Since excise taxes are not subject to quarterly estimated payment requirements, it would appear that tax-exempt organizations are not required to include excess executive compensation in their computation of 2018 estimated taxes. Rather, the tax will be due by the initial due date of the return, for example, May 15, 2019, for a calendar year organization.

Expenditures on athletic facilities are not UBI

Initially, it appeared that the tax reform law required employers that operate an on-premise athletic facility, such as a gym, golf course, pool, or tennis court, to include the expenditures on these benefits as UBI. However, while the law amended IRC Sec. 512(a)(7), it failed to amend IRC Sec. 274. Both sections need to be amended in order to cause the athletic facilities to be UBI. As a result, tax-exempt organizations are not required to report these expenses as UBI. The IRS may try to close this oversight by regulation.

Find out if (or when) your state will conform with federal tax laws

How states will comply with the 2017 Tax Act is still unknown. As with all forms of tax legislation, states conform to changes in the federal IRC in a variety of ways:

  • Fixed-date conformity ― A state adopts the IRC as of a specific date; for example, December 31, 2015. Changes to the IRC after that date are not adopted by the state until the state chooses to update the date of conformity. New Hampshire is an example of a state with fixed-date conformity, so none of the provisions of the new law are applicable to New Hampshire.
  • Moving conformity ― A state adopts the current IRC as amended. Illinois is an example of a state with moving conformity, so all of the provisions of the new law are applicable to Illinois.
  • Decoupling ― This means that a state will specifically address which changes to the IRC will be adopted, accepting some and rejecting others. For example, Virginia does not conform to most of the provisions of the 2017 Tax Act that are effective for tax years beginning on or after 2018.

In order to comply with state tax reporting requirements, a tax-exempt organization must determine whether or not the relevant states have adopted the provisions of the federal law. In general:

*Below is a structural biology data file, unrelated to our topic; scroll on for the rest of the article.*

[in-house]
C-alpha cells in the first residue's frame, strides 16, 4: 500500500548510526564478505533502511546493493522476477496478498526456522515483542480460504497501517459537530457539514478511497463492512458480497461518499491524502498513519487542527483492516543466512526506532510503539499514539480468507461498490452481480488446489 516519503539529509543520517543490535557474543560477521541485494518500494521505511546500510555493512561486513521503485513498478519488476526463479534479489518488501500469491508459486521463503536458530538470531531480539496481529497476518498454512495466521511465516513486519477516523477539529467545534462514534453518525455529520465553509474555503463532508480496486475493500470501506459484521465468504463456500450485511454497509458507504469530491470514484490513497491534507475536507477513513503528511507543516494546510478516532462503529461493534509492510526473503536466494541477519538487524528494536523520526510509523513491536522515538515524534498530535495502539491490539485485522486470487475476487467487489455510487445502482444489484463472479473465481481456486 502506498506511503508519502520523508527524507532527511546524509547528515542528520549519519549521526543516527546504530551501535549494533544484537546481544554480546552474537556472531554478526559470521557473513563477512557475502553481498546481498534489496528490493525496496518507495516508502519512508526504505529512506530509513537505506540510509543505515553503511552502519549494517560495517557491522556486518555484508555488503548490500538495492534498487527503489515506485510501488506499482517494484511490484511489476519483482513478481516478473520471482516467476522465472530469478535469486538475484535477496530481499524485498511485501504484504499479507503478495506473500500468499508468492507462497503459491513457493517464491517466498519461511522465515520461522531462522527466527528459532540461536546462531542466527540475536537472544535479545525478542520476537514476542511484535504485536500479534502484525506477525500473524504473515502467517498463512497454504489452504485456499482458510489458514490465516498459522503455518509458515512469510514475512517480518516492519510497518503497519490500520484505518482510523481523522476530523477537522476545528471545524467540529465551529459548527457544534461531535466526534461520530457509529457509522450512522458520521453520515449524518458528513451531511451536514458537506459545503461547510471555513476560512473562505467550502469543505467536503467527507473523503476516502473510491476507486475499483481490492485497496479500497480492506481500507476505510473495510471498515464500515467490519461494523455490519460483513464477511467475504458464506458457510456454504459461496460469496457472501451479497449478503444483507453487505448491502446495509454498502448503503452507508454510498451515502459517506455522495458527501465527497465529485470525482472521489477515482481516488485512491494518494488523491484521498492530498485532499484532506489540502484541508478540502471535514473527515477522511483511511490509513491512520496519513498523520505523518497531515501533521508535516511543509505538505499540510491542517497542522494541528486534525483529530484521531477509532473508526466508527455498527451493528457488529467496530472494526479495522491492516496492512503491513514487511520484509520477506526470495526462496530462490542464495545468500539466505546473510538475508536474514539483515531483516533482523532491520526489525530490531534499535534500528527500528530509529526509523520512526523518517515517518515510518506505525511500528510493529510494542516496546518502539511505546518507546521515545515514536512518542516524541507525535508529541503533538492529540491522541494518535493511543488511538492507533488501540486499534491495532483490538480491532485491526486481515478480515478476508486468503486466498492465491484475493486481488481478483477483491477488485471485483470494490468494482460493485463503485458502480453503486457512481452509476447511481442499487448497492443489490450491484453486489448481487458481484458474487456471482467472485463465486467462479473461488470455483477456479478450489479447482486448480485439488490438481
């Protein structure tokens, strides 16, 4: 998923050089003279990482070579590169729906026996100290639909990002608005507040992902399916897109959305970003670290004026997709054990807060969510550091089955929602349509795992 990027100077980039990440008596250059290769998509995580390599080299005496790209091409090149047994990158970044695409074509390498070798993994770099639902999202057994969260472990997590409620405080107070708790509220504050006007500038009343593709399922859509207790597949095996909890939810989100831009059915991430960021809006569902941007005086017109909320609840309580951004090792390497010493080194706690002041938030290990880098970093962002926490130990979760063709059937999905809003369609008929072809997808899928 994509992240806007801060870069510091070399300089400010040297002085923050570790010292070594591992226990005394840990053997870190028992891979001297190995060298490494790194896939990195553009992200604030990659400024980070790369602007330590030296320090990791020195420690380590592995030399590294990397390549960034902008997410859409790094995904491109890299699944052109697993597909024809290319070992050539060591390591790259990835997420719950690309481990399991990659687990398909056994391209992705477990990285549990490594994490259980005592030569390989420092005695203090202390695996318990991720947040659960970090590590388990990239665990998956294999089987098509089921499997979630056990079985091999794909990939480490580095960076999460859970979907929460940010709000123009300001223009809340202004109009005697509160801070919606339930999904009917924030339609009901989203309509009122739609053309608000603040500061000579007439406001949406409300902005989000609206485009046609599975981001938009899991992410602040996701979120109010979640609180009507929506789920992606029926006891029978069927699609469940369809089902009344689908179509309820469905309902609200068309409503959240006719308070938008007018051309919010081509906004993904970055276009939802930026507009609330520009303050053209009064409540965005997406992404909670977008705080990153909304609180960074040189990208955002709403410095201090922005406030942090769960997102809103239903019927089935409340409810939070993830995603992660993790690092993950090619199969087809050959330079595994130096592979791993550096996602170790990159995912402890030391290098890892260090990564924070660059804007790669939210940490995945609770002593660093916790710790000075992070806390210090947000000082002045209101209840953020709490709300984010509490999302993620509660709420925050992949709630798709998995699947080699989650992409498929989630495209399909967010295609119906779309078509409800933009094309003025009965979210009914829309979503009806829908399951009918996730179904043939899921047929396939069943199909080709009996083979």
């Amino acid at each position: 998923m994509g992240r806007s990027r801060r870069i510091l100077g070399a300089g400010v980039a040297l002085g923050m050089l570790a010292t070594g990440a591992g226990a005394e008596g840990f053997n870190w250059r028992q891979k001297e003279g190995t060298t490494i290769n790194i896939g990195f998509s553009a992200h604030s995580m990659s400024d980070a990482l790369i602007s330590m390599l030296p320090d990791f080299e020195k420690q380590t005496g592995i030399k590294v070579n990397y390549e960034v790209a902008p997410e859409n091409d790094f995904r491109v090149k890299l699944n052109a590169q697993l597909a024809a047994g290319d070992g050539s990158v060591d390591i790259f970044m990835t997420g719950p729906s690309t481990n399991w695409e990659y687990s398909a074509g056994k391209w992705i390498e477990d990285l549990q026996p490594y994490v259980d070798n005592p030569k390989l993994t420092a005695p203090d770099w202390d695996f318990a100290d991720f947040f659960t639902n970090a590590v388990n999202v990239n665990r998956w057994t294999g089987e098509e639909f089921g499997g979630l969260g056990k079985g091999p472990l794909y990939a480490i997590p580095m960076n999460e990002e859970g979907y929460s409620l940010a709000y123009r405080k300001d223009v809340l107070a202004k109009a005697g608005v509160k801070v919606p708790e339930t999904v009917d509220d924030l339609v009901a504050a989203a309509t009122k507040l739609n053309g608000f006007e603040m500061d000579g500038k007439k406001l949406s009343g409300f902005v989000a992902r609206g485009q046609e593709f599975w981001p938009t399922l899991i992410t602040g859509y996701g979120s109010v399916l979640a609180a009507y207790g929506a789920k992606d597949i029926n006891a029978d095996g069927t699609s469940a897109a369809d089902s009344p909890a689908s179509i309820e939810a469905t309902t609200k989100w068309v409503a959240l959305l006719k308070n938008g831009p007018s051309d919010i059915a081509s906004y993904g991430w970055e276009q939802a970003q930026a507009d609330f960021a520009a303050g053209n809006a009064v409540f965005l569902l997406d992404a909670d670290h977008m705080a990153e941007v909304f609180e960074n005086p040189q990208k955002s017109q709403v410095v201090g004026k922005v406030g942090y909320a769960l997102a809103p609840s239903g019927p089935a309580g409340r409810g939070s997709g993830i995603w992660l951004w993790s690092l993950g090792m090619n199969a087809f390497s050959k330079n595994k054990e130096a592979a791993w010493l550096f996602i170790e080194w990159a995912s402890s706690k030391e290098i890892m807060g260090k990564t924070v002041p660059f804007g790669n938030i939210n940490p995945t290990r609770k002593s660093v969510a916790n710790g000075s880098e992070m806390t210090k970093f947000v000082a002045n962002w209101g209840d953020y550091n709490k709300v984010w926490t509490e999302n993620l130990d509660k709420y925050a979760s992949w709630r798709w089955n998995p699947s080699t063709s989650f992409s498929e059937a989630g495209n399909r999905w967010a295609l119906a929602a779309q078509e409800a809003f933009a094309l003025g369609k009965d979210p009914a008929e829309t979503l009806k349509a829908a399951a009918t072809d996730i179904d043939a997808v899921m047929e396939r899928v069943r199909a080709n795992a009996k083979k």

Transportation benefits and flexible spending accounts

Since this provision is an income tax, states with moving conformity can be expected to subject the expenditures to tax. For states utilizing fixed-date conformity, the provisions only apply if the applicable date is after December 22, 2017. It is important to note that such states may update the applicable date at any time. As such, organizations must monitor the situation in those states and report the UBI accordingly, along with quarterly estimated payments. Also be aware of decoupling provisions, such as in Virginia, that specifically accept or reject the UBI treatment of transportation benefits.

Exercise caution before deciding to discontinue either direct transportation benefits or transportation FSAs. Certain jurisdictions, such as the District of Columbia, require that employers offer either direct transportation benefits or the ability to make pre-tax contributions for transportation.

“Bucketing” of net operating losses

This requirement applies to states with moving conformity, and will apply to states with fixed-date conformity if the applicable date is after December 22, 2017. Note that such states may update the applicable date at any time, so organizations should monitor the situation in those states and report the UBI accordingly, including quarterly estimated payments. Also be aware of specific decoupling provisions, such as in Virginia, that specifically accept or reject the NOL bucketing requirement.

Conforming states may automatically adopt certain NOL provisions, such as the 80 percent limitation, but many believe that each state must pass specific legislation before changing the carryback and carryforward periods. For federal purposes, NOLs generated in years beginning after December 31, 1017, are limited to 80 percent of taxable income. NOLs generate in years ending after December 31, 2017, may not be carried back but may be carried forward indefinitely.

Executive compensation

Since IRC Sec. 4960 imposes an excise tax (not an income tax) on excess executive compensation, we do not anticipate the excess executive compensation to be subject to taxation by states unless a specific statute is passed authorizing such an excise tax.